Anthony Davis came up big in Game 2 of the Western Conference finals, scoring the last 10 points for the Los Angeles Lakers. Of those was the dagger 3-pointer at the buzzer to retake the lead 105-103 over Denver as time expired.

With two seconds to go, no timeouts, and LeBron James cold in the fourth quarter, you couldn’t help but wonder who Rajon Rondo was going to inbound the ball to. Would he go to James, feed the hot-hand Davis, or would someone else get open and take the shot?

As the play started, a miscommunication between Mason Plumlee, who was guarding Davis, and Jerami Grant left Davis seemingly wide open to knock down a rhythm jumper he was more than capable of making.

Ironically enough, Kyle Kuzma’s game-winner against the Denver Nuggets during the Lakers'  eight-game season restart was the result of a miscommunication that led Plumlee to leave his man open.

The Lakers are undefeated while wearing the Black Mamba jerseys. Laced in Kobe V Bruce Lee’s, Davis appropriately exclaimed, “Kobe,” after channeling his inner-Mamba and hitting that game-winner.

This buzzer-beater put Davis' name in a special class in Laker history. He is now the seventh player in the franchise to hit a game-winning playoff buzzer-beater.

The last buzzer-beater by a Laker in the playoffs came from Ron Artest in 2010 (formerly known as Metta World Peace and currently known as Metta Sandiford-Artest) with a rebound and put-back shot against the Phoenix Suns. The last 3-point buzzer-beater, though, dates back to Robert Horry’s infamous shot in the 2002 WesternConference finals against the Sacramento Kings.

Davis' shot did have a more recent deja vu moment for Lakers fans. Not of earlier in the fourth quarter when Davis hit a step-back three in the same area, but rather a pre-pandemic memory of a game played before the NBA season was put on hold.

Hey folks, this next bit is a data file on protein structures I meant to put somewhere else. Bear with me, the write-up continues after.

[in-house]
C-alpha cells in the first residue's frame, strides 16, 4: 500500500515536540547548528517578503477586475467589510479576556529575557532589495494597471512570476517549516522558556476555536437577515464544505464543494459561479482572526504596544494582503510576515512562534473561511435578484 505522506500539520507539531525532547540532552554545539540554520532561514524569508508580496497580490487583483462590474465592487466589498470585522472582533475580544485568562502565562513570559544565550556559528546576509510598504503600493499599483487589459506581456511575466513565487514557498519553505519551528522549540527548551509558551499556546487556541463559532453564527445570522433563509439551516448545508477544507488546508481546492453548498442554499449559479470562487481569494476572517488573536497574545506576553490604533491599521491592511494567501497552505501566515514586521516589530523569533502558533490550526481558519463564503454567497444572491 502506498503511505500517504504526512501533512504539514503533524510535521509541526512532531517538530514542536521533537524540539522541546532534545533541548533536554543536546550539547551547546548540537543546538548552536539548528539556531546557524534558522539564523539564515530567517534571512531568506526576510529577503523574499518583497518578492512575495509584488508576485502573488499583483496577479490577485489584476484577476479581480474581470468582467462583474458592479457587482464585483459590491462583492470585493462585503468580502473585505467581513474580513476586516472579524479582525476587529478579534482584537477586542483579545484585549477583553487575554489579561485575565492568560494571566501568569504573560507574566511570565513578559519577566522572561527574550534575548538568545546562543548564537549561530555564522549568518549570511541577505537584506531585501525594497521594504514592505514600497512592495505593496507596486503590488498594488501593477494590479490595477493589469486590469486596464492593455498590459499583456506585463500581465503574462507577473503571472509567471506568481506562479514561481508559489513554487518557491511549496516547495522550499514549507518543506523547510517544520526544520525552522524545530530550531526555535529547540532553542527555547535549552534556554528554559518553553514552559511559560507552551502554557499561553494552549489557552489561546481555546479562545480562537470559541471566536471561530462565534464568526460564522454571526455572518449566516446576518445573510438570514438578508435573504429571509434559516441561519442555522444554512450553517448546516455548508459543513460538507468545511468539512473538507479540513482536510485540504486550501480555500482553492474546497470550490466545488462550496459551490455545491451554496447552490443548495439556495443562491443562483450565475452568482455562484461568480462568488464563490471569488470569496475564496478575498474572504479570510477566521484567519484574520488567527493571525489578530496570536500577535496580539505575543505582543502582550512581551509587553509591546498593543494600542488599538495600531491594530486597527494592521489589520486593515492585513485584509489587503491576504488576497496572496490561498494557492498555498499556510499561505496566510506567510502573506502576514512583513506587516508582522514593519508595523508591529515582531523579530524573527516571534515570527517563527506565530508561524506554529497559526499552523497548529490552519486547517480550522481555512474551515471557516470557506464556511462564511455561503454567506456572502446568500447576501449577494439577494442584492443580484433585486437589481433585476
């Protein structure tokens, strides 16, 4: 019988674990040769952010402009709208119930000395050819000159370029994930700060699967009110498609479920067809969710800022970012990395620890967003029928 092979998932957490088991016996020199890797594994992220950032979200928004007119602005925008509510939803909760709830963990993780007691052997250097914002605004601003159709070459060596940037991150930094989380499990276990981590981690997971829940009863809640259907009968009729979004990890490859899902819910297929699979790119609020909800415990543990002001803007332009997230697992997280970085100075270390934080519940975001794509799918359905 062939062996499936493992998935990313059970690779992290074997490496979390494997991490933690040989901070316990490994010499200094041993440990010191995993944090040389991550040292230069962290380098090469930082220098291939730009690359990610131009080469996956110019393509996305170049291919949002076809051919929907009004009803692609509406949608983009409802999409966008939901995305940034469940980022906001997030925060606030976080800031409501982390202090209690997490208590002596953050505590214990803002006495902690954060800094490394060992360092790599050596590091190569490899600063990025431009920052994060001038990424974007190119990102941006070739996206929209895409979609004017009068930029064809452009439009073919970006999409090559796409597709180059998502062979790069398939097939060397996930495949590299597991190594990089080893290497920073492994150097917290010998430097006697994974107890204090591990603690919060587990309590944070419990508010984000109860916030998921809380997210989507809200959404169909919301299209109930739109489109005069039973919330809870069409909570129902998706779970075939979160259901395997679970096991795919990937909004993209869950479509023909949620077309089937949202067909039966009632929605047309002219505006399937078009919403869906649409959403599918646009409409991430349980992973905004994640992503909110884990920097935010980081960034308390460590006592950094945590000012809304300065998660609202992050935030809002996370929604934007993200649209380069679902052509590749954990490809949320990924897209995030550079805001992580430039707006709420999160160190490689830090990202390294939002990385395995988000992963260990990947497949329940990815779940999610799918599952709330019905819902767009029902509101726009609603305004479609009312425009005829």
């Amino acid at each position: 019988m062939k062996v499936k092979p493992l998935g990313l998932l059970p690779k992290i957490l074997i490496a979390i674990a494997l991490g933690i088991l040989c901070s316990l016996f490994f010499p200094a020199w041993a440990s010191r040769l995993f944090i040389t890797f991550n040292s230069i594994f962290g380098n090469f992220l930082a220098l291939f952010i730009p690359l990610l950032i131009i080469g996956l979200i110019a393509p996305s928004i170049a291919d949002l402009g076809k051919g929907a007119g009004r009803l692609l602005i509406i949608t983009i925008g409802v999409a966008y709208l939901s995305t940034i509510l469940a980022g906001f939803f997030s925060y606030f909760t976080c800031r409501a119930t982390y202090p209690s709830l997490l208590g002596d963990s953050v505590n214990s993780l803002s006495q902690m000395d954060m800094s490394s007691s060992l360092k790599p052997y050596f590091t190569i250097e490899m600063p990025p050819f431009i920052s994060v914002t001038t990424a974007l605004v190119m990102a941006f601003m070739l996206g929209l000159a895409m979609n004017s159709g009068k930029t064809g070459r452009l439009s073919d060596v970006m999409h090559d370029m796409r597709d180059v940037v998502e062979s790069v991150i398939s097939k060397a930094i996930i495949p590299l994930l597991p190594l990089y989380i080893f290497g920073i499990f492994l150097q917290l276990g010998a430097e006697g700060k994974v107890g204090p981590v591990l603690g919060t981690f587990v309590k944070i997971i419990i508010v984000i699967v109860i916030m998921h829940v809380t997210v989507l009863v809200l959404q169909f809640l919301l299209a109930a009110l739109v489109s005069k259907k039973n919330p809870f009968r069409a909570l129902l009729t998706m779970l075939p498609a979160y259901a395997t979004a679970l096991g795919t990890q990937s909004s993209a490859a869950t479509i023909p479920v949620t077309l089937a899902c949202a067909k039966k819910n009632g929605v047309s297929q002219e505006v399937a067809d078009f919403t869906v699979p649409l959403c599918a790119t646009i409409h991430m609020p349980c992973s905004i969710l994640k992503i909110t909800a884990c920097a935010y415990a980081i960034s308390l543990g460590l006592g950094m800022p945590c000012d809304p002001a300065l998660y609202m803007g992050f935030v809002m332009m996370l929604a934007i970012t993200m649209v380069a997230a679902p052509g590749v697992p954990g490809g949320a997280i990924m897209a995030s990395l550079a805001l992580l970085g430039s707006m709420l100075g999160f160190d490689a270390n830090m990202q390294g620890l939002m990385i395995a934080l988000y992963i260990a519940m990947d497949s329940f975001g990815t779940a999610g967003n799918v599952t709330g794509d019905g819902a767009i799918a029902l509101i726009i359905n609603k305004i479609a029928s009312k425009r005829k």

The last game the Lakers' played before the four-month hiatus, Davis missed what would have been a game-winning buzzer-beater against the Brooklyn Nets in the very same spot on the court at the Staples Center.

Davis reflected on that moment postgame, stating, “I missed the shot, I was upset at myself. [James] said we’re going to live and die with you shooting that shot, and I got that same opportunity tonight.”

Questions have been lingering all season of whether or not he was ready for that big moment and if he had the right killer mentality. During the halftime show, former player and NBA analyst Charles Barkley criticized Davis for having just nine points midway through the game.

Davis finished the game with 31 points and responded to Barkley’s criticism by saying it’s the result of him over-thinking his game. He also said he acknowledges the team is more successful when he comes out aggressively.

His teammate Rajon Rondo said that this “was the biggest shot of his life so far.” Game 3 is set for Tuesday night against this resilient Nuggets team that will be looking for retribution Anthony Davis will need to keep performing at a high level in these high-pressure moments if he wants to silence the critics and secure his first NBA championship.